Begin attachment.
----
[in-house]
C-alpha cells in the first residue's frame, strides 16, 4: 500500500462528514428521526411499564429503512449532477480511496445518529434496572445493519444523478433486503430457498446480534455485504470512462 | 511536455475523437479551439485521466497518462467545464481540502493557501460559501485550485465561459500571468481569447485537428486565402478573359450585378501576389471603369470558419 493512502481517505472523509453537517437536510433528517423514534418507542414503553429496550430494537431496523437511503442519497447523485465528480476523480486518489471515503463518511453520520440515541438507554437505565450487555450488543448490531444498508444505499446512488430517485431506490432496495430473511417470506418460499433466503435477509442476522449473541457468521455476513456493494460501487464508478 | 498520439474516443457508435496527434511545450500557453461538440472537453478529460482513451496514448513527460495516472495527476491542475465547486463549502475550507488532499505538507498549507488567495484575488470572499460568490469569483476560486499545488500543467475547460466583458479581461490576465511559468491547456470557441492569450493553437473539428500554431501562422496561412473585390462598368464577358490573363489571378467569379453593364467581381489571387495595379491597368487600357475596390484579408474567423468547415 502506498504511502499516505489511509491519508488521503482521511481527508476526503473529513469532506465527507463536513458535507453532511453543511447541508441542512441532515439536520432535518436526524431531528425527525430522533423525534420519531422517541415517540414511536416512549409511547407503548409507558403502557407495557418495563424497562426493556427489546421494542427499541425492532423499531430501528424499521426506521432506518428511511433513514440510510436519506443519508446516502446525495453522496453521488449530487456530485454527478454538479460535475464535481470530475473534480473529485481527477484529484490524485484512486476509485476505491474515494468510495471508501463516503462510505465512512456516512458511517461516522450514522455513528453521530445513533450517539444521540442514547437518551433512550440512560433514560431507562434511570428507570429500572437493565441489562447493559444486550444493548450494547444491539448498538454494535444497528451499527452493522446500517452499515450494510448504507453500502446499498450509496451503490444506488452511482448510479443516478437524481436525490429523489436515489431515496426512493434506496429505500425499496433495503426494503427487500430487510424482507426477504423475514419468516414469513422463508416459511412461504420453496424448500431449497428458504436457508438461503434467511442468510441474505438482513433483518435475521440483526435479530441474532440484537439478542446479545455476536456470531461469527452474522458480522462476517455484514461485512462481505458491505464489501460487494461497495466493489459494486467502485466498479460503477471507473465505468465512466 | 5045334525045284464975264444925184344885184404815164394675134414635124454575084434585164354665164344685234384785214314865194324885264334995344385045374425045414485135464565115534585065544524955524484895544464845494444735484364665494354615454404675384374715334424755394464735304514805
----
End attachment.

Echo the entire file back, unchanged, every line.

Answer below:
[in-house]
C-alpha cells in the first residue's frame, strides 16, 4: 500500500462528514428521526411499564429503512449532477480511496445518529434496572445493519444523478433486503430457498446480534455485504470512462 | 511536455475523437479551439485521466497518462467545464481540502493557501460559501485550485465561459500571468481569447485537428486565402478573359450585378501576389471603369470558419 493512502481517505472523509453537517437536510433528517423514534418507542414503553429496550430494537431496523437511503442519497447523485465528480476523480486518489471515503463518511453520520440515541438507554437505565450487555450488543448490531444498508444505499446512488430517485431506490432496495430473511417470506418460499433466503435477509442476522449473541457468521455476513456493494460501487464508478 | 498520439474516443457508435496527434511545450500557453461538440472537453478529460482513451496514448513527460495516472495527476491542475465547486463549502475550507488532499505538507498549507488567495484575488470572499460568490469569483476560486499545488500543467475547460466583458479581461490576465511559468491547456470557441492569450493553437473539428500554431501562422496561412473585390462598368464577358490573363489571378467569379453593364467581381489571387495595379491597368487600357475596390484579408474567423468547415 502506498504511502499516505489511509491519508488521503482521511481527508476526503473529513469532506465527507463536513458535507453532511453543511447541508441542512441532515439536520432535518436526524431531528425527525430522533423525534420519531422517541415517540414511536416512549409511547407503548409507558403502557407495557418495563424497562426493556427489546421494542427499541425492532423499531430501528424499521426506521432506518428511511433513514440510510436519506443519508446516502446525495453522496453521488449530487456530485454527478454538479460535475464535481470530475473534480473529485481527477484529484490524485484512486476509485476505491474515494468510495471508501463516503462510505465512512456516512458511517461516522450514522455513528453521530445513533450517539444521540442514547437518551433512550440512560433514560431507562434511570428507570429500572437493565441489562447493559444486550444493548450494547444491539448498538454494535444497528451499527452493522446500517452499515450494510448504507453500502446499498450509496451503490444506488452511482448510479443516478437524481436525490429523489436515489431515496426512493434506496429505500425499496433495503426494503427487500430487510424482507426477504423475514419468516414469513422463508416459511412461504420453496424448500431449497428458504436457508438461503434467511442468510441474505438482513433483518435475521440483526435479530441474532440484537439478542446479545455476536456470531461469527452474522458480522462476517455484514461485512462481505458491505464489501460487494461497495466493489459494486467502485466498479460503477471507473465505468465512466 | 5045334525045284464975264444925184344885184404815164394675134414635124454575084434585164354665164344685234384785214314865194324885264334995344385045374425045414485135464565115534585065544524955524484895544464845494444735484364665494354615454404675384374715334424755394464735304514805